McCracken County passes gold-buying ordinance

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Reporter - Elizabeth Fields
Photojournalist - Mason Watkins

MCCRACKEN COUNTY, Ky.- McCracken County commissioners may have agreed unanimously to pass the new gold-buying ordinance Monday night, but that doesn't mean everyone in the county is on board.

The ordinance is a revised version of the ordinance passed last year. This version requires any person or business acting as a secondary jewelry or precious metal dealer to register with the county finance department. In addition, they must require a photo I.D. of anyone trying to sell jewelry or precious metals, as well as register that information along with pictures and descriptions of the property with the McCracken County Sheriff's Department by using LeadsOnline.

Sheriff Jon Hayden said the national database is the best and most used by departments all over the county, which helps them catch and return stolen items in a greater search area.

But some people like Lisa Bradshaw are against LeadsOnline. As the owner of Gold Buyers of Paducah, she says her problem is not with helping to track stolen property, it's with the database.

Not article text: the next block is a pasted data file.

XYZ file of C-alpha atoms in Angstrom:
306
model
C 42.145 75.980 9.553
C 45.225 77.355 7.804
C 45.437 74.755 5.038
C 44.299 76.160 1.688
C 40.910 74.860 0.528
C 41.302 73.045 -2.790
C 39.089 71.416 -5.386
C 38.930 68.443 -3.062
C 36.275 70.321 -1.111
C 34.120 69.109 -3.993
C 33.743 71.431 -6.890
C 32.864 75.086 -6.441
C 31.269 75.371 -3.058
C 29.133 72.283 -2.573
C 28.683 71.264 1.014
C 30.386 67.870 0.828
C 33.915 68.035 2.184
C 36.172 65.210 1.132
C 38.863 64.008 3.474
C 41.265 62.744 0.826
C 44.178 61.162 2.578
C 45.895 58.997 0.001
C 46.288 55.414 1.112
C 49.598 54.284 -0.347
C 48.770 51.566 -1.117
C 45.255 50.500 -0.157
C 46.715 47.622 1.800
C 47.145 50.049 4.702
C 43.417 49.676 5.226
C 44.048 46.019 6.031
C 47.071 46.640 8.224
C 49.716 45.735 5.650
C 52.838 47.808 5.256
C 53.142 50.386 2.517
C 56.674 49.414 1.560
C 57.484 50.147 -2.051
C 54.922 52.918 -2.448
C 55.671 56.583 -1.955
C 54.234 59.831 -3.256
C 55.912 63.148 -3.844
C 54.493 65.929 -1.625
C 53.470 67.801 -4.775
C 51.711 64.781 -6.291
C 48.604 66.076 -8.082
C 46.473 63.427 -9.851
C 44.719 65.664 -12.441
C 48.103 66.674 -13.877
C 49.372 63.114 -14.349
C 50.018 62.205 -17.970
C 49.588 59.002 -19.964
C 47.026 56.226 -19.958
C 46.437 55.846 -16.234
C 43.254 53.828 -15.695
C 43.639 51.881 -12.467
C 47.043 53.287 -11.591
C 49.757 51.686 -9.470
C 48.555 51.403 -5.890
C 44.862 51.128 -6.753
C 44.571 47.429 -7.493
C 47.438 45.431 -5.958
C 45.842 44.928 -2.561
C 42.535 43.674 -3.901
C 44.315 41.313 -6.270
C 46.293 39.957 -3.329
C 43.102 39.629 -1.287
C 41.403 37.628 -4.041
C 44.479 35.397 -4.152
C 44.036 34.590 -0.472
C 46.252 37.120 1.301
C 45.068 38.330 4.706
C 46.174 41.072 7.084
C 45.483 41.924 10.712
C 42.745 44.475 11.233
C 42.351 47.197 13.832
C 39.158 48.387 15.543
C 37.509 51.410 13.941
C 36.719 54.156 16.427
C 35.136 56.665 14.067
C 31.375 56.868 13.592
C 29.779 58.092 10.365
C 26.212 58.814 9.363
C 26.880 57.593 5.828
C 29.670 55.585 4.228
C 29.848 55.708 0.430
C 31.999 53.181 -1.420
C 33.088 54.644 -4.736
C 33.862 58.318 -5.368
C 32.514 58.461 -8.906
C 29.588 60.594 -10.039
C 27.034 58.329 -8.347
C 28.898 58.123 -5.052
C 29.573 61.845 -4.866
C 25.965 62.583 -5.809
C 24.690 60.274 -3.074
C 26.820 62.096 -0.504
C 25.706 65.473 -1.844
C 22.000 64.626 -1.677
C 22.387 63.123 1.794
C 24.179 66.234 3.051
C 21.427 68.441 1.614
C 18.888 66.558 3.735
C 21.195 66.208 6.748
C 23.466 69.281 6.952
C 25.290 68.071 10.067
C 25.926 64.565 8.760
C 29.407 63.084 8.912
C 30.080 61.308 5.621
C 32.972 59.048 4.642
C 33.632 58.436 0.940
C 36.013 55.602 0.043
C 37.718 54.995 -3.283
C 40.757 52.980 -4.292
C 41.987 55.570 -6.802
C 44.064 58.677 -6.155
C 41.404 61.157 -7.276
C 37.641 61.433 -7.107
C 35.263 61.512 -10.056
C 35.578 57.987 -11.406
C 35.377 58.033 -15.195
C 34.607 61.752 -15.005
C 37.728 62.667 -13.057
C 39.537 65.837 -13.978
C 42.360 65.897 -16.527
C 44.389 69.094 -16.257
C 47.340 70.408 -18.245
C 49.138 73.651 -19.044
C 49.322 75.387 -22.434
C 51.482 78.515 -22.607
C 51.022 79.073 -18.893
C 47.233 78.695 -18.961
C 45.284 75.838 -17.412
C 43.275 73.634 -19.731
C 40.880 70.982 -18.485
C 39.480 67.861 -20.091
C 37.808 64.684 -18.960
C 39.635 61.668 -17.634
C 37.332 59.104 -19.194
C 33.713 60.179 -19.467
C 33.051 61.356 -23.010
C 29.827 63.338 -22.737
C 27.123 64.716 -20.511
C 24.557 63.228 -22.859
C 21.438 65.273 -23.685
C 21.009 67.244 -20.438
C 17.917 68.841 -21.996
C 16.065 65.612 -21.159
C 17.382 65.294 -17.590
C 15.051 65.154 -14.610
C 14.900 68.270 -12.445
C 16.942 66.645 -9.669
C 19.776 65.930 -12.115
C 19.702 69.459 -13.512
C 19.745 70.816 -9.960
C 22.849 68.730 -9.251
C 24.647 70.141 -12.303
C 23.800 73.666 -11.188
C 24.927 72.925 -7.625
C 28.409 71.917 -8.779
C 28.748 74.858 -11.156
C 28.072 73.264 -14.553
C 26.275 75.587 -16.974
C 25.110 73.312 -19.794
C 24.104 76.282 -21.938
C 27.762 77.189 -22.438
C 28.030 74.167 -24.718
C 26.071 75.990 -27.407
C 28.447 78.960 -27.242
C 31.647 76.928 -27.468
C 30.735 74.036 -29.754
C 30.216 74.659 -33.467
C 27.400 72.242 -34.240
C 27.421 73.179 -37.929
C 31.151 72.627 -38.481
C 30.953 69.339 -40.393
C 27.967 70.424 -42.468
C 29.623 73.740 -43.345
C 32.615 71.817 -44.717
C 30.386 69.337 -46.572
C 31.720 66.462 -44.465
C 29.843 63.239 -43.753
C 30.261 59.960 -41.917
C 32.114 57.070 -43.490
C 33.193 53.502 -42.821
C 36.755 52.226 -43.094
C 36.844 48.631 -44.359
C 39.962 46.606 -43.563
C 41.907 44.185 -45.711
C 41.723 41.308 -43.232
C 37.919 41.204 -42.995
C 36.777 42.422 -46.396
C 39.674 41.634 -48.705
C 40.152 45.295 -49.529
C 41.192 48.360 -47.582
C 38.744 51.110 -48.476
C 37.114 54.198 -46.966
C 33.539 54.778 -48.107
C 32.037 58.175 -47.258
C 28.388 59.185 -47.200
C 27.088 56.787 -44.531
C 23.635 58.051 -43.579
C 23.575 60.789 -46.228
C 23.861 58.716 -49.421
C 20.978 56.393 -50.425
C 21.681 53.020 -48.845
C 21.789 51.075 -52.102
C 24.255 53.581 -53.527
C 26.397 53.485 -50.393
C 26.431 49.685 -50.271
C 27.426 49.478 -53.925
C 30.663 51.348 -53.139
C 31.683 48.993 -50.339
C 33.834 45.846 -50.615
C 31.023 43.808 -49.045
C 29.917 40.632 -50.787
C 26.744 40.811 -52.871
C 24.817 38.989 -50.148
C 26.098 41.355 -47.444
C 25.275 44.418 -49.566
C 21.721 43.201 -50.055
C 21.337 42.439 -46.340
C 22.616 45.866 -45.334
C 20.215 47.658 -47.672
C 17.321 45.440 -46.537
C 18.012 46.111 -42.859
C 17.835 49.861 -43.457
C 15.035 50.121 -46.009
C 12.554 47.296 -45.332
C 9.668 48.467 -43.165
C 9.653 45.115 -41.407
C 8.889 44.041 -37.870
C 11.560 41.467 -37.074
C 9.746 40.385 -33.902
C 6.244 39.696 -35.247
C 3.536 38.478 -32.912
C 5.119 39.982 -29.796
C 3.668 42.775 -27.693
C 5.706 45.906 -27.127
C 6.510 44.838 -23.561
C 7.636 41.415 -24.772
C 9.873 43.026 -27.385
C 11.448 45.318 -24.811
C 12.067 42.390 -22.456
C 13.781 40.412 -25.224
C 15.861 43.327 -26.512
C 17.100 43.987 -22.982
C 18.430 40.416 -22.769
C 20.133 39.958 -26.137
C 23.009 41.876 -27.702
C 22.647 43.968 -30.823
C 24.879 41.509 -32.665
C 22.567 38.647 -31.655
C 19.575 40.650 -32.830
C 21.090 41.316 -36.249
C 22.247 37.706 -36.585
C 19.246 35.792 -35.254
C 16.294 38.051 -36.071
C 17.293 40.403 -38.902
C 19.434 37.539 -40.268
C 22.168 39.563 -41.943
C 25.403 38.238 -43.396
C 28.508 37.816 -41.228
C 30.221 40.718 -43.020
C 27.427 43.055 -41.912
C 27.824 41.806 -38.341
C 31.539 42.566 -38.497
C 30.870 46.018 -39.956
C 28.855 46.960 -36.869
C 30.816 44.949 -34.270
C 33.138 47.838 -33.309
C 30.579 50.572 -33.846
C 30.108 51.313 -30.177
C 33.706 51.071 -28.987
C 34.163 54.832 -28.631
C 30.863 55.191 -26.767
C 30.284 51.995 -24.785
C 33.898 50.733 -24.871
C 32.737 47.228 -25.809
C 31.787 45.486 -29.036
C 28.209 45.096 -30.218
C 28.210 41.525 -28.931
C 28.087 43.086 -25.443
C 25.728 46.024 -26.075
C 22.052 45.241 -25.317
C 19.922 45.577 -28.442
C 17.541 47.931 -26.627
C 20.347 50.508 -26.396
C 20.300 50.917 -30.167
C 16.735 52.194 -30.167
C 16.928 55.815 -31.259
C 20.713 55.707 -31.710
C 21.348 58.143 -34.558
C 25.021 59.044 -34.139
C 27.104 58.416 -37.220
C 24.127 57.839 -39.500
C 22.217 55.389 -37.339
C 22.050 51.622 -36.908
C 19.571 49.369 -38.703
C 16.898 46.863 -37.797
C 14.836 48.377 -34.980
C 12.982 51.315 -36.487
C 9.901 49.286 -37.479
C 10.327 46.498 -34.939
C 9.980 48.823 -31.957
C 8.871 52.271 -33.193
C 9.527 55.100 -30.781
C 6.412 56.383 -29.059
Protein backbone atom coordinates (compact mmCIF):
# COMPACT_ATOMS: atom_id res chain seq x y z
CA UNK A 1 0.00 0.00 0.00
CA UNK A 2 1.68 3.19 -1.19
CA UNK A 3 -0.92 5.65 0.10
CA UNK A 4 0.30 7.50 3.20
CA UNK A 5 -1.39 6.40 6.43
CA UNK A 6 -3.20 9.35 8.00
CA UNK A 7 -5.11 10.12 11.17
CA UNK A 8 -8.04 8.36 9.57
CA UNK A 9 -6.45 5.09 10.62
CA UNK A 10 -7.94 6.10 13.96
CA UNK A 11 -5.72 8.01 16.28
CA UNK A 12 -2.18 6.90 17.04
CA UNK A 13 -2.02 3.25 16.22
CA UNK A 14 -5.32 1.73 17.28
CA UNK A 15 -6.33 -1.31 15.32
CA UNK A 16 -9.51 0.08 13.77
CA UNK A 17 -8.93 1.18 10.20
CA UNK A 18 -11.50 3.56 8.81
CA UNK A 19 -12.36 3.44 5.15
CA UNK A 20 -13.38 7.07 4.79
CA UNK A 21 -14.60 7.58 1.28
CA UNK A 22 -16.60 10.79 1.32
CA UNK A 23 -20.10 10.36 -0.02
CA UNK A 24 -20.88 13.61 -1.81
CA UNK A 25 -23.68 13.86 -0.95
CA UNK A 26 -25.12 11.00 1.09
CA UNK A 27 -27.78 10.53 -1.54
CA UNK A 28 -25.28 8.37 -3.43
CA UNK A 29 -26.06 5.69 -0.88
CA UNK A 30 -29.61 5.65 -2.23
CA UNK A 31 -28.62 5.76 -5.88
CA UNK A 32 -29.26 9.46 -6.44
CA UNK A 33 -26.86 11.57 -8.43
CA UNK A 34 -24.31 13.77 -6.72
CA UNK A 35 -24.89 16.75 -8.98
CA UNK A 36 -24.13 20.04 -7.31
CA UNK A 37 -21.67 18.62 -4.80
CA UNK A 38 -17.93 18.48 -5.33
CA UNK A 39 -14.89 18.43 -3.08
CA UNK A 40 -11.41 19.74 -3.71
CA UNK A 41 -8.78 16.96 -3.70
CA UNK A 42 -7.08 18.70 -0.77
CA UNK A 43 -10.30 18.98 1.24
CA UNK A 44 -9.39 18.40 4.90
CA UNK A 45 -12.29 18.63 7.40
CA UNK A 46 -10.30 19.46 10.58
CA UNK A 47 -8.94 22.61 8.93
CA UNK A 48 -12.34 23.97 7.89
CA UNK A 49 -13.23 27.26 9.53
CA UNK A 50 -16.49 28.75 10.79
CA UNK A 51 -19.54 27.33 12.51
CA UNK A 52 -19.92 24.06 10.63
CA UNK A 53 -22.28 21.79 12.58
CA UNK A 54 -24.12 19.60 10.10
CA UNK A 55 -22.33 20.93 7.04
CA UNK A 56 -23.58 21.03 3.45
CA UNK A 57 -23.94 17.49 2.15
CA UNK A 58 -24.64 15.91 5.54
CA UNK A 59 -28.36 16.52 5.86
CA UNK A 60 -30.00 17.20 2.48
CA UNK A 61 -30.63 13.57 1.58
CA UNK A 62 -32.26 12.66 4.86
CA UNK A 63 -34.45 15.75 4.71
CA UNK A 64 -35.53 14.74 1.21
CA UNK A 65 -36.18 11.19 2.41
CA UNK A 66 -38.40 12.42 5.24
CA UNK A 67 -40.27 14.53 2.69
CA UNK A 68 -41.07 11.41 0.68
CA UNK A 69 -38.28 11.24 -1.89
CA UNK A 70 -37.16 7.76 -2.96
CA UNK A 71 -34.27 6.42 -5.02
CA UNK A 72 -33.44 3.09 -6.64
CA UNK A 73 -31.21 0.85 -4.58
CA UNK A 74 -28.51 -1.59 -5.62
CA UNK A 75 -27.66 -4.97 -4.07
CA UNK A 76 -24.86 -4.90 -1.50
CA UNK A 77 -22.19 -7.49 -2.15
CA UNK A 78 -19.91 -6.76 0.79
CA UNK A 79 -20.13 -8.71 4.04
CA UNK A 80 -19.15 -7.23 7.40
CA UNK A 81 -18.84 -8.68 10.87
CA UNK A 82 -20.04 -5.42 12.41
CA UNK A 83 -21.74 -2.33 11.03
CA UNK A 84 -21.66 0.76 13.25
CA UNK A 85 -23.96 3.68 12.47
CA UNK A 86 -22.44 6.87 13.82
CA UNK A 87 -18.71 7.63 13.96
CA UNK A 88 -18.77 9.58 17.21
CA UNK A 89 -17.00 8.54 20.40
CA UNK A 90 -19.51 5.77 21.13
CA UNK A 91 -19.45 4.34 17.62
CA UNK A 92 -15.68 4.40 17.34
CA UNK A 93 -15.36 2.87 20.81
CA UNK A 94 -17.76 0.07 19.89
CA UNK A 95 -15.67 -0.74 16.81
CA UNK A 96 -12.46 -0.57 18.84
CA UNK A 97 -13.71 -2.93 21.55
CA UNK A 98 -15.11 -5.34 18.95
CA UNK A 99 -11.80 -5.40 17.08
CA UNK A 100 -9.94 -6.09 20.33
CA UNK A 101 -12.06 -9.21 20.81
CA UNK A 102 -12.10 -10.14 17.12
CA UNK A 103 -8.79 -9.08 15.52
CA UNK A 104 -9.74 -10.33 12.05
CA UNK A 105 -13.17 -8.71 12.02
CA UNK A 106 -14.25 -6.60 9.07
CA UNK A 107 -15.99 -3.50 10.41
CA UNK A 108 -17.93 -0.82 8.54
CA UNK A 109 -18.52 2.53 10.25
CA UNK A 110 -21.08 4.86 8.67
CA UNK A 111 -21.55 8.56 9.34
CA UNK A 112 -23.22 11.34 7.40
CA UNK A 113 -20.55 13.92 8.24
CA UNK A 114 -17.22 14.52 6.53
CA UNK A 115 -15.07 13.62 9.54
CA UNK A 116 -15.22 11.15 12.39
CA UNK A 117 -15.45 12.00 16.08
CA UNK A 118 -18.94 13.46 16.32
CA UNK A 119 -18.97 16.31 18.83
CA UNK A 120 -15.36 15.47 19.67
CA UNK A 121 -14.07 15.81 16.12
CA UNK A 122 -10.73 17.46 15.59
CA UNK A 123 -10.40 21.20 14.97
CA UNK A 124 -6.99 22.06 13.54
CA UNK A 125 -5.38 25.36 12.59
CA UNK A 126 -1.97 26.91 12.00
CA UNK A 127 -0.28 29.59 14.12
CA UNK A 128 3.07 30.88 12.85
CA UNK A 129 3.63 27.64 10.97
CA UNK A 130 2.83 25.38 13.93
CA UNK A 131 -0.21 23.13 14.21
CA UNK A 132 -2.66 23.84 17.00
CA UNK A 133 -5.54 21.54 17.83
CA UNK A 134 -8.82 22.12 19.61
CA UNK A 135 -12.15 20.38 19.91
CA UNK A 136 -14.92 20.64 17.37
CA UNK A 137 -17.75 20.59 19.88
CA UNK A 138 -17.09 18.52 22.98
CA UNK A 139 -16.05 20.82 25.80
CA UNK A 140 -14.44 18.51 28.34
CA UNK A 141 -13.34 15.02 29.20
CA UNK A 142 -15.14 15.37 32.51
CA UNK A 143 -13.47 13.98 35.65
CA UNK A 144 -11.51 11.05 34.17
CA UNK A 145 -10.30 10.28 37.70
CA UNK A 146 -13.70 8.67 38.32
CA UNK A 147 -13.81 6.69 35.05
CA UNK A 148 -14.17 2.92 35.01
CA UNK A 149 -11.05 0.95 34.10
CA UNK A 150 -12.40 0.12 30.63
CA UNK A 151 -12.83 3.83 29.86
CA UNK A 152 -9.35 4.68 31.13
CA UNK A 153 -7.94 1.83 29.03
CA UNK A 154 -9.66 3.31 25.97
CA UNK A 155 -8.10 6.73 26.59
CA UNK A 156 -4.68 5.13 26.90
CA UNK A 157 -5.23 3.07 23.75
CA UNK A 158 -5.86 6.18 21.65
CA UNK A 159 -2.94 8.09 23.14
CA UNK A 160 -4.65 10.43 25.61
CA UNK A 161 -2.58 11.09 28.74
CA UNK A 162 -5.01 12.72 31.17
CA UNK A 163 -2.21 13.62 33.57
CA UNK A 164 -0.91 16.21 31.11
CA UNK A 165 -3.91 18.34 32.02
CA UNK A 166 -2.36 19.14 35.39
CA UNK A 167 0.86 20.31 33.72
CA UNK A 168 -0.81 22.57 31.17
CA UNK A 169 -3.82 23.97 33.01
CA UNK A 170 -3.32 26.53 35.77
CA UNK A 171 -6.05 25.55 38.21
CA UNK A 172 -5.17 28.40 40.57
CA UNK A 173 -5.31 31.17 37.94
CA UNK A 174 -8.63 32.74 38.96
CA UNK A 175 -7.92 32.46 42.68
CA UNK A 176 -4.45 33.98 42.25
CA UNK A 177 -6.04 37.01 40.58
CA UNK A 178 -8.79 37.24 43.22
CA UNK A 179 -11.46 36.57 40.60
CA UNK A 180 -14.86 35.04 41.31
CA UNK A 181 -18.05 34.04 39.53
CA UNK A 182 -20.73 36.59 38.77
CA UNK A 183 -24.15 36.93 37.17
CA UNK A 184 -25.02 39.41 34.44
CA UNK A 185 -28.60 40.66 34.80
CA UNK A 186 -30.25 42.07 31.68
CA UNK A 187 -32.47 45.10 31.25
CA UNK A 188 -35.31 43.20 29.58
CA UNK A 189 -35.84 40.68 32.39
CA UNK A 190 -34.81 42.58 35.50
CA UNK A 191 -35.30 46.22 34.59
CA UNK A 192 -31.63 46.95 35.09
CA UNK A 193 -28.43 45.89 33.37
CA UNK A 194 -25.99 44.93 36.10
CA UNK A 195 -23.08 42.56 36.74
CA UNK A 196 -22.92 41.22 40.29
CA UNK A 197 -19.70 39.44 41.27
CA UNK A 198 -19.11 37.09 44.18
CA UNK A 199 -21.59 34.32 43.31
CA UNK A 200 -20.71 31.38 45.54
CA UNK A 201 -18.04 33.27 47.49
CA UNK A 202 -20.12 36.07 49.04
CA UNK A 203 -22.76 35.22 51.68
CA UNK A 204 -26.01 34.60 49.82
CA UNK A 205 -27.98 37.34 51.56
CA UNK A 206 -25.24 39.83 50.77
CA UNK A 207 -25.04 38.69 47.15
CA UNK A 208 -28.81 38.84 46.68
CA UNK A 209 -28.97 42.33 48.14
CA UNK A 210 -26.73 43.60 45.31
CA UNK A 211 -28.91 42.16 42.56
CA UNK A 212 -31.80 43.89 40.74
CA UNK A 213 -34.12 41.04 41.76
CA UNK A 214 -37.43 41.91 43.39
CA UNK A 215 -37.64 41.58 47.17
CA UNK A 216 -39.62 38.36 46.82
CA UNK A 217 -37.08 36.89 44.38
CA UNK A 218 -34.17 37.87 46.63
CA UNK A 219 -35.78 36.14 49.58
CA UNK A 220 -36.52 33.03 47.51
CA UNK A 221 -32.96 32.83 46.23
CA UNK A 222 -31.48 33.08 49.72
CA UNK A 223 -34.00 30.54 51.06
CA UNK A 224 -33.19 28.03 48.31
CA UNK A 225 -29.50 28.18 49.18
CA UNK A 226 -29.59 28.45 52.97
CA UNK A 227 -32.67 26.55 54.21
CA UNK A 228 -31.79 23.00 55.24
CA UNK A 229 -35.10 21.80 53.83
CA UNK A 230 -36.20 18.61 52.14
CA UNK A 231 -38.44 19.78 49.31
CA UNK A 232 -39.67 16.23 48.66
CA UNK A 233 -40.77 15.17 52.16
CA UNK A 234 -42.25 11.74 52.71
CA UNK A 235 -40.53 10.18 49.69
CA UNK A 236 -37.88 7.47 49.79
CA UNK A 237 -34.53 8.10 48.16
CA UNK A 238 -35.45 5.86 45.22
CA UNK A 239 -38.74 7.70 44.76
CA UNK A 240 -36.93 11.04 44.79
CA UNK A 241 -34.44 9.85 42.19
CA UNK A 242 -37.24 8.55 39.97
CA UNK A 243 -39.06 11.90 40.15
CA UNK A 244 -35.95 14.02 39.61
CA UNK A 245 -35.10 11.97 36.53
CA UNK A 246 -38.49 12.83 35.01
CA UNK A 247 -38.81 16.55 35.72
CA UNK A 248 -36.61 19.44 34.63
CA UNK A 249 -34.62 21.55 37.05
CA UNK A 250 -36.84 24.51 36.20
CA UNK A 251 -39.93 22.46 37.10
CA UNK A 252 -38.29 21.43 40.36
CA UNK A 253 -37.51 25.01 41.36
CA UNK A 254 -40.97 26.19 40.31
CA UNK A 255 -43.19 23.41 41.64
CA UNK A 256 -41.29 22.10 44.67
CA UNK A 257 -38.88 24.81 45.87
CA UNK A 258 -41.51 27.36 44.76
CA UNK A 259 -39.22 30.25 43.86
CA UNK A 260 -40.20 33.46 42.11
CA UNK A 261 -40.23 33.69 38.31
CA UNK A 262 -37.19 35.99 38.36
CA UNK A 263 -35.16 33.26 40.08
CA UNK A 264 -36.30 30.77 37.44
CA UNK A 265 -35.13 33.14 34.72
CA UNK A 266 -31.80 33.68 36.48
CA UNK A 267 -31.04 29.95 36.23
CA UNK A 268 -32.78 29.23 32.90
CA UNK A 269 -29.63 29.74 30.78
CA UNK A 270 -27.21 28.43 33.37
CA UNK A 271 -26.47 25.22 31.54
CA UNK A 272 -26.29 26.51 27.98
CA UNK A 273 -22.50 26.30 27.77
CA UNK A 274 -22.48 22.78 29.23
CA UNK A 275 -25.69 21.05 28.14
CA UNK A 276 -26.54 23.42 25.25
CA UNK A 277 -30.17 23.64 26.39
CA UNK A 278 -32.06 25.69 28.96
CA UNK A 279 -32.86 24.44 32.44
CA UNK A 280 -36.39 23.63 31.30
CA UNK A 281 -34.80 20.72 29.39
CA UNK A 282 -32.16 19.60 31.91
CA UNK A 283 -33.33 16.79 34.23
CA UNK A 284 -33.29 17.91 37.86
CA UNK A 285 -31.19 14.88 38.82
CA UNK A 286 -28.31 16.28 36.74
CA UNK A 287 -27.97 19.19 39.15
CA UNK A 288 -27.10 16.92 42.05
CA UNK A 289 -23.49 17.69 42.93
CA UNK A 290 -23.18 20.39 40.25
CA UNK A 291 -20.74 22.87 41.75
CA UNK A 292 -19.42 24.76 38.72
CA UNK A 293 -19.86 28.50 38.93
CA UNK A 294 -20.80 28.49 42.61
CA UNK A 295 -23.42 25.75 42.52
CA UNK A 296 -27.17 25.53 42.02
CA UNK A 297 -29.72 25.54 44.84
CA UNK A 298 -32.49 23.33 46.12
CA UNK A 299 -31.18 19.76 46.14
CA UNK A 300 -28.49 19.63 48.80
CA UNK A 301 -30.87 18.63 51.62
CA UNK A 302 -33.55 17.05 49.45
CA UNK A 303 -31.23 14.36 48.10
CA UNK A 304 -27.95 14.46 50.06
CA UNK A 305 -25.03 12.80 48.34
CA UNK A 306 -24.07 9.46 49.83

In a workshop preceding the meeting, about a dozen business owners voiced their support and concerns.

"LeadsOnline is the main concern," she said. "LeadsOnline is a private, for profit group that confidential info is being given to." She added that although law enforcement is supposed to be the only ones with access, the website could be hacked. "Then that liability comes back on me if I sign that LeadsOnline contract."

Assistant County Attorney Todd Jones disagrees. He said the shops would not be liable and the likelihood of the system being hacked is slim. He added that even if it does happen, all a hacker would get is the information on a person's drivers license which he says is already in several different databases like national retailers.

"I don't think this is a privacy issue," he said.

Bradshaw said her other concern is how the county went about agreeing to the private, third-party database. She thinks the county should bid it out.
 
Jones said the Sheriff did appropriate research and because the cost is about $1,900 a year, they do not have to bid it out.

Bradshaw said she will be pursuing a legal opinion.

Anyone caught violating the new ordinance could face a misdemeanor along with a fine up to $500 or up to 90 days in jail for each offense.
 

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